While more information than ever is available about autism, there are still prevalent stereotypes: The “Rain Man” stereotype of the severely impacted person with savant skills, and the less severely impacted “Bill Gates” stereotype, a scientifically or mathematically brilliant person with limited social skills.
Stereotypes, by definition, are oversimplifications, which means that many layers and nuances are frequently missed.
Autism expert Dr. Stephen Shore, who is on the autism spectrum himself, says
“Once you’ve met one person with autism, you’ve met one person with autism.”
In other words, the elements that make up autism can be and are differently combined in every person on the spectrum.
Here’s a great video that demonstrates what this means:
My son was diagnosed on the autism spectrum in first grade. He’s now in sixth grade, and we have worked with his school over the years to support him and his teachers in understanding what autism can look like in him.
Most students with autism will exhibit behaviors that don’t look like autism stereotypes and, instead, might look like misbehavior. But they are still autism behaviors. Below are kinds of behaviors which our son experienced in his classrooms and how we worked with his teachers to manage them.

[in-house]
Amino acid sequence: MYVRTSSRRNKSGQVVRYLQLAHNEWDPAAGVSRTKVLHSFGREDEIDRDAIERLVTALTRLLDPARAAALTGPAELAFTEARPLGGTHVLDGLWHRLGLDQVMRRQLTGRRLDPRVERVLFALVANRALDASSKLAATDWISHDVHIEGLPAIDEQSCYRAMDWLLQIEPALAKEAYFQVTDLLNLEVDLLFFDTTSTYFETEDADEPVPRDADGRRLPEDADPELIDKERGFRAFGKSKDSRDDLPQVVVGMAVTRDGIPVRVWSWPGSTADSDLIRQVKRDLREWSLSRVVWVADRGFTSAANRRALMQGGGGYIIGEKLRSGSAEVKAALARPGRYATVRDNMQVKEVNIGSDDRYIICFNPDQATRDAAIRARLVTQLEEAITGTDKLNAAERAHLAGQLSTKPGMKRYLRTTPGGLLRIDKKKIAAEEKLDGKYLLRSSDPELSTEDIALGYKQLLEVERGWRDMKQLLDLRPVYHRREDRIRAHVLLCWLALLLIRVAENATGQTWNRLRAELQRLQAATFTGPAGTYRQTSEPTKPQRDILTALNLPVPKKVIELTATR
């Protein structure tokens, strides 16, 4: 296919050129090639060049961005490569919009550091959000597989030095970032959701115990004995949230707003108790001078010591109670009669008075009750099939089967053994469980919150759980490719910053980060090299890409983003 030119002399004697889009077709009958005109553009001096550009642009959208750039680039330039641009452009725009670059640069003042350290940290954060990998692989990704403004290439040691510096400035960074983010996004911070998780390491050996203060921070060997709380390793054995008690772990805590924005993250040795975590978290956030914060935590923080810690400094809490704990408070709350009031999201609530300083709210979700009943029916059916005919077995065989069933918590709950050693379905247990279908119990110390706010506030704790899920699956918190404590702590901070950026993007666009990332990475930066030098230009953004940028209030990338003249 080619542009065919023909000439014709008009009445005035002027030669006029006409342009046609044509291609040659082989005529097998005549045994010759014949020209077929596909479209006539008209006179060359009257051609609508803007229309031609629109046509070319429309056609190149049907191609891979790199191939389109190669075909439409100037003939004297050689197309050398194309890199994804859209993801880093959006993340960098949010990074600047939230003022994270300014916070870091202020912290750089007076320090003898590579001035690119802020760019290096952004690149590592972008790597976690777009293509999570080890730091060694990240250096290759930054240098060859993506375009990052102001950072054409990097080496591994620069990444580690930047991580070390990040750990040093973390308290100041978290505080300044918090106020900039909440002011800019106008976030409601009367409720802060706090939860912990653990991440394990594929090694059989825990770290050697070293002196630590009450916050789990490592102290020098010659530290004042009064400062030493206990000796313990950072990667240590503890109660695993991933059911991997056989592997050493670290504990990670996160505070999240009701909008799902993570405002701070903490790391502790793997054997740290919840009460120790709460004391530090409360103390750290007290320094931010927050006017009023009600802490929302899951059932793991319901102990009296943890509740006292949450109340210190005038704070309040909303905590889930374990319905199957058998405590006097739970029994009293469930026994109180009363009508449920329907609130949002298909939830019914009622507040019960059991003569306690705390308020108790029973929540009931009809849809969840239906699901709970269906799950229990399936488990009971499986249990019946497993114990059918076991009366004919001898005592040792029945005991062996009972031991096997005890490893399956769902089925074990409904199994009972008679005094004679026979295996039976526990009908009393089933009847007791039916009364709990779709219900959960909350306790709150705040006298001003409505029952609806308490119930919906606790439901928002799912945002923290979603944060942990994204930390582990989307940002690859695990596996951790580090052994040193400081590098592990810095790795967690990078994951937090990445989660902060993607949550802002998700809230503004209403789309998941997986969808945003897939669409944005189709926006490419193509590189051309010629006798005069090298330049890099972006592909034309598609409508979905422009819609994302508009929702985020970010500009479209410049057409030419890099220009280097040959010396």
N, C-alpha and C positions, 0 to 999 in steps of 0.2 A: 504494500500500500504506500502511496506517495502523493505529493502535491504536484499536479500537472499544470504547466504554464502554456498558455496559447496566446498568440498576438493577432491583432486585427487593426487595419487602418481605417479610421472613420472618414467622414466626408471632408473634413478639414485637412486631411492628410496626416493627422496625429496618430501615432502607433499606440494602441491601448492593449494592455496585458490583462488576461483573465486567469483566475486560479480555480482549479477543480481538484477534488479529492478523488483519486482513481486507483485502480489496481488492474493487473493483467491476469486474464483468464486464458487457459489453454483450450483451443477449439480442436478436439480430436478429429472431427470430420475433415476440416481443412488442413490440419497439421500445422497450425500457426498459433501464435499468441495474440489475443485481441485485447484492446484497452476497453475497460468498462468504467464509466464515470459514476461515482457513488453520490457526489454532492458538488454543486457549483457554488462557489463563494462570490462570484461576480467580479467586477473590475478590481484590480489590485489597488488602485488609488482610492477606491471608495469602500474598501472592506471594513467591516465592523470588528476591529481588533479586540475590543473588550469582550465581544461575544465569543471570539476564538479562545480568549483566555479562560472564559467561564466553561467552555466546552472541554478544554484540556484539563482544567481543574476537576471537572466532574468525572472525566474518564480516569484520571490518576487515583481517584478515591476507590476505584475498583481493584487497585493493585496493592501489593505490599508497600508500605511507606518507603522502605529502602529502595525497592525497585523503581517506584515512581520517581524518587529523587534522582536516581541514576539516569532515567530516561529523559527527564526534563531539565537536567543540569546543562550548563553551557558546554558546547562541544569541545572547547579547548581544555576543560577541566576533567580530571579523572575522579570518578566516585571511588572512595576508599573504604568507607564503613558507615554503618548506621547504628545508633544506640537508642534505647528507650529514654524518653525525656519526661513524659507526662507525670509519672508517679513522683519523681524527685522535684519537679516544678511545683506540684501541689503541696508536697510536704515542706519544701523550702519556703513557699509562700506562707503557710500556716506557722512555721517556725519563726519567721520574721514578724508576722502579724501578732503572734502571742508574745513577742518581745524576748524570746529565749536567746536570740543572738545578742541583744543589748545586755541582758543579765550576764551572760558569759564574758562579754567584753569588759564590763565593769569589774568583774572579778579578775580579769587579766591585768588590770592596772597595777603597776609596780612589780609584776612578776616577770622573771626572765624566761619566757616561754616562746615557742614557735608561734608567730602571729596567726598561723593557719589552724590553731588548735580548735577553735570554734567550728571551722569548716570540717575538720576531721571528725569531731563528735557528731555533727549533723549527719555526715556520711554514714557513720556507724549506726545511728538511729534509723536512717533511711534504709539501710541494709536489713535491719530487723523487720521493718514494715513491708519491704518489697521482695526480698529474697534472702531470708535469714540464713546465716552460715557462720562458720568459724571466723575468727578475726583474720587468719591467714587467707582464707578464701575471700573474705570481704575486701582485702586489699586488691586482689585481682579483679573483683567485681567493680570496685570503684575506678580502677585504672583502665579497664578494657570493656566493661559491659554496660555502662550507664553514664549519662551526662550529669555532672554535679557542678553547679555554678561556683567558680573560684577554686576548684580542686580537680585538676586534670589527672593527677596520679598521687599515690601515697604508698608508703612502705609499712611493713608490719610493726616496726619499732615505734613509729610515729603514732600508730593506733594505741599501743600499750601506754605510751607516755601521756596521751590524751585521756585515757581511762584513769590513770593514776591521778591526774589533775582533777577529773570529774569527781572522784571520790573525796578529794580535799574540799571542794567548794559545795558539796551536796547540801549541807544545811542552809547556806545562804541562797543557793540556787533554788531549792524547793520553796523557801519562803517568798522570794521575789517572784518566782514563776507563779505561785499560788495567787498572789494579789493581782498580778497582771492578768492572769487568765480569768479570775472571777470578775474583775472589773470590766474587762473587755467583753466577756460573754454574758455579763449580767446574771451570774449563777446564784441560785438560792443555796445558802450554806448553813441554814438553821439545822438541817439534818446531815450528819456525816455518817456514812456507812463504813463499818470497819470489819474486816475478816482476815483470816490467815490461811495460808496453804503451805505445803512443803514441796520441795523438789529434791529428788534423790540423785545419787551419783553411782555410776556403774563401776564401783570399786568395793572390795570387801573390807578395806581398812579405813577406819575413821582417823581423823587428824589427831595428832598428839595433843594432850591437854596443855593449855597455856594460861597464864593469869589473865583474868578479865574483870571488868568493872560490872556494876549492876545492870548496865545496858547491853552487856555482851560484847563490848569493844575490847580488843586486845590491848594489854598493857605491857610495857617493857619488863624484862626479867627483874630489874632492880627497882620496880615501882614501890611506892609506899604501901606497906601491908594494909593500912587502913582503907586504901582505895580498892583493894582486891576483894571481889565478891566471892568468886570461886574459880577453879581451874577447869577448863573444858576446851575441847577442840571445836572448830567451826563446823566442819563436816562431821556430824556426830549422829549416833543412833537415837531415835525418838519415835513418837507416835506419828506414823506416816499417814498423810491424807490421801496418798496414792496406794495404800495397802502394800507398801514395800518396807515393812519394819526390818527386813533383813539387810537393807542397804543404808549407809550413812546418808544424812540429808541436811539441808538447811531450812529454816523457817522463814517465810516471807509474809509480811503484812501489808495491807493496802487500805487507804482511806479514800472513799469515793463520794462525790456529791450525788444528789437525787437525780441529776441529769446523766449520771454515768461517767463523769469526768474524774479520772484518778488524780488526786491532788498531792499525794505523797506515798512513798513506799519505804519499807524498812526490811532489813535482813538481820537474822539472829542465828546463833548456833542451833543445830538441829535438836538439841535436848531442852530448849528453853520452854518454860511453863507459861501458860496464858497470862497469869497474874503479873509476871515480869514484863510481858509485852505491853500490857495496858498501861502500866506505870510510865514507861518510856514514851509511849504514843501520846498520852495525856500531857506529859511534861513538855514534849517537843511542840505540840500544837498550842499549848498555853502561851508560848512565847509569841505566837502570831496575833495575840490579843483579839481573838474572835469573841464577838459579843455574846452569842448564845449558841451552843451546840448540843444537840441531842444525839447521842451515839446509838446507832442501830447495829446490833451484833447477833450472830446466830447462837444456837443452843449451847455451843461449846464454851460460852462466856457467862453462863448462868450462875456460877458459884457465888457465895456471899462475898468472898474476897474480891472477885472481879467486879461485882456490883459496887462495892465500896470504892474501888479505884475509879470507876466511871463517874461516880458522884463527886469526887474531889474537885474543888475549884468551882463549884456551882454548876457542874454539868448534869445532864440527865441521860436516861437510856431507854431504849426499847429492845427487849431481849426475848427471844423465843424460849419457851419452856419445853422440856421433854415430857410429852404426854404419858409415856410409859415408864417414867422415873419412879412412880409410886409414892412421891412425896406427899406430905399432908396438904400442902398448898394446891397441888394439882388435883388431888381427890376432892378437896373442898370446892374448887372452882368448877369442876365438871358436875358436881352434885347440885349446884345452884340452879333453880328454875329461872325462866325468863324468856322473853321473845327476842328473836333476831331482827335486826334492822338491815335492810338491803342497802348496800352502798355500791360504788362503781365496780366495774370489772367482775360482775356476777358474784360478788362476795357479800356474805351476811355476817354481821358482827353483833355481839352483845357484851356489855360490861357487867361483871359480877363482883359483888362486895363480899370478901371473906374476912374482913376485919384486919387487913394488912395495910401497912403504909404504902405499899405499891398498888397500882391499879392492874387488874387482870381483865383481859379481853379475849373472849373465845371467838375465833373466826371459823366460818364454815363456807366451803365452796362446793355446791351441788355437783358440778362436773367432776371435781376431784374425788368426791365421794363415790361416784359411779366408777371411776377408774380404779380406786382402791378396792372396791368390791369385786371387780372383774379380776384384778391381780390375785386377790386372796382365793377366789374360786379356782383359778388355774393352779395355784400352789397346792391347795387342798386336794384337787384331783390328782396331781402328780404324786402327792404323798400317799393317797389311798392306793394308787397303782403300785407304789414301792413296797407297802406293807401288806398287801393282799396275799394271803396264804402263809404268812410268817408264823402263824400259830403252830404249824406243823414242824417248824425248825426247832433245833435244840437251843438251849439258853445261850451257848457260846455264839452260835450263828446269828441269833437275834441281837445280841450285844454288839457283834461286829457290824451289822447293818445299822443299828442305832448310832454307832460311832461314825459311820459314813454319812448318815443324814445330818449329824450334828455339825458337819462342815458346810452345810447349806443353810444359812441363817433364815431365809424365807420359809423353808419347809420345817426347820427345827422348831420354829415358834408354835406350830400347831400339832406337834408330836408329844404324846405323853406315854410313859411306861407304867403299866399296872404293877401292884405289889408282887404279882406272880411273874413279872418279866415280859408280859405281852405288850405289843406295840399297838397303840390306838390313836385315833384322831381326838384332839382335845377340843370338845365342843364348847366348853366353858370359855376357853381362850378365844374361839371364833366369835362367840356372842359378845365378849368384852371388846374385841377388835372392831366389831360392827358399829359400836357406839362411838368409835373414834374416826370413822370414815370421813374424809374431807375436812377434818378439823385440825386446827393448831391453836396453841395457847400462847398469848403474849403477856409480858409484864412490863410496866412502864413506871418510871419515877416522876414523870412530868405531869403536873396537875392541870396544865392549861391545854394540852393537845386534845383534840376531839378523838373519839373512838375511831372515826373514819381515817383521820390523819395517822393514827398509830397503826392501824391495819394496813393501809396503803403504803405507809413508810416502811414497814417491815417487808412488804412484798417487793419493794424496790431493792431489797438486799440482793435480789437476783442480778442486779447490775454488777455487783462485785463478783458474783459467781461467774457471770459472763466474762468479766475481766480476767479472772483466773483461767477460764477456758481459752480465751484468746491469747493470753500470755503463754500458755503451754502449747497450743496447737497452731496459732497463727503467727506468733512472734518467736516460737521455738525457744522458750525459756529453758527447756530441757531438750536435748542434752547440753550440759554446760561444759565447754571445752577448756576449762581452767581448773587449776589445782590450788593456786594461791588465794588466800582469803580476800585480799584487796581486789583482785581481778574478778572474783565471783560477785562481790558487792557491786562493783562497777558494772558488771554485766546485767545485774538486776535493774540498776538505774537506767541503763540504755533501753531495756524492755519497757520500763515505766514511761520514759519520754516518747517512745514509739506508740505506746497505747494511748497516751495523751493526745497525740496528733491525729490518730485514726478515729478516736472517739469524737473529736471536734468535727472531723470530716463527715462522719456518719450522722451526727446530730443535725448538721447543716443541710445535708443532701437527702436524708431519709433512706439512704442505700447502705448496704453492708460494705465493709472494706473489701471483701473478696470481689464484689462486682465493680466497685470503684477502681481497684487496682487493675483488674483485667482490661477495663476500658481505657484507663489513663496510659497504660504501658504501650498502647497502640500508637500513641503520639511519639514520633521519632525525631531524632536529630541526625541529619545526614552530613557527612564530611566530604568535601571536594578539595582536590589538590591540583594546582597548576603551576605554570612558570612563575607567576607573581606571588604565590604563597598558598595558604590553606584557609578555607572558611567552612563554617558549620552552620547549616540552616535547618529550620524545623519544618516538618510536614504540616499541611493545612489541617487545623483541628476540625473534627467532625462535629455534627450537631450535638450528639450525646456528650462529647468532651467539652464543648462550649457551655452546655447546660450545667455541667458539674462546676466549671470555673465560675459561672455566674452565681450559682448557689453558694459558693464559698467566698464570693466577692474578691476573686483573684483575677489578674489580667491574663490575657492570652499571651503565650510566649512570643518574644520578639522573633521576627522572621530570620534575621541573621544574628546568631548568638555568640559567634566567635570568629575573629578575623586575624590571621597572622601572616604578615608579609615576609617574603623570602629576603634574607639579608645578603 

When my son experiences strong emotions, good or bad, the speech center of his brain stops working for a short time while it processes the emotion. If someone asks him a question during this moment, he will be unable to answer verbally. This can be a common occurrence in people on the autism spectrum. It doesn’t mean that they’re not paying attention or are being defiant, disrespectful, or uncooperative. For my son, it simply means that his brain needs more time to process a response.
Other communication avenues are usually still available to him. He is still able to make gestures, nod, and shake his head. He can still write and draw. So to help give him time, the easiest thing for us is to simply wait the few seconds it takes for his speech center to kick back in. One method we use is the eight-second rule:
As each child’s response may be different, the best thing a teacher can do is talk with the child’s special education teacher and speech therapist to know how to best respond when this occurs.
Repetitive Body Movements
A very common hallmark of autism is “stimming,” a repetitive body movement like kicking a leg or twirling one’s hair. (Stimming can also be found in children without autism—here’s more information on different kinds of stimming.)
A child might use stimming for different reasons. Some children, like my son, use it as a calming strategy, often in response to sensory overload—bright lights, lots of movement, lots of sound, strange or intense smells, students brushing up against him in line.
Other children will stim as a means of increasing stimulus. This can be seen during quiet times in the classroom when a child is expected to sit still and listen. In this case the stim is used to stimulate the nervous system.